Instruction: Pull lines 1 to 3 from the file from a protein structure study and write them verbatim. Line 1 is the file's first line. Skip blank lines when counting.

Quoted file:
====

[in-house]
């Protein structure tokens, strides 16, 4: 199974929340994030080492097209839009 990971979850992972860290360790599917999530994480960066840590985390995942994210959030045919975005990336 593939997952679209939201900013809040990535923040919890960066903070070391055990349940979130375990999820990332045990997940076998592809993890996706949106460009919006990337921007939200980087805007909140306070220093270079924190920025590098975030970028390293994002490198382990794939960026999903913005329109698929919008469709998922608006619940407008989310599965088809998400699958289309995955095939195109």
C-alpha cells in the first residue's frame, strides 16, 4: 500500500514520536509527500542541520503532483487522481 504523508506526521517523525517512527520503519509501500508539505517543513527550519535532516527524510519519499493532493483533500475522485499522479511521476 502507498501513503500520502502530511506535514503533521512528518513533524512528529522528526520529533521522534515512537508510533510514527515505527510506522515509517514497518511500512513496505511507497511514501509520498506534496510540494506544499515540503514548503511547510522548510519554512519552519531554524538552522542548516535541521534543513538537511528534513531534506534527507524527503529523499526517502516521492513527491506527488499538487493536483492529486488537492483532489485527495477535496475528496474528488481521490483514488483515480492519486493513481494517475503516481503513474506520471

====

[in-house]
């Protein structure tokens, strides 16, 4: 199974929340994030080492097209839009 990971979850992972860290360790599917999530994480960066840590985390995942994210959030045919975005990336 593939997952679209939201900013809040990535923040919890960066903070070391055990349940979130375990999820990332045990997940076998592809993890996706949106460009919006990337921007939200980087805007909140306070220093270079924190920025590098975030970028390293994002490198382990794939960026999903913005329109698929919008469709998922608006619940407008989310599965088809998400699958289309995955095939195109």
C-alpha cells in the first residue's frame, strides 16, 4: 500500500514520536509527500542541520503532483487522481 504523508506526521517523525517512527520503519509501500508539505517543513527550519535532516527524510519519499493532493483533500475522485499522479511521476 502507498501513503500520502502530511506535514503533521512528518513533524512528529522528526520529533521522534515512537508510533510514527515505527510506522515509517514497518511500512513496505511507497511514501509520498506534496510540494506544499515540503514548503511547510522548510519554512519552519531554524538552522542548516535541521534543513538537511528534513531534506534527507524527503529523499526517502516521492513527491506527488499538487493536483492529486488537492483532489485527495477535496475528496474528488481521490483514488483515480492519486493513481494517475503516481503513474506520471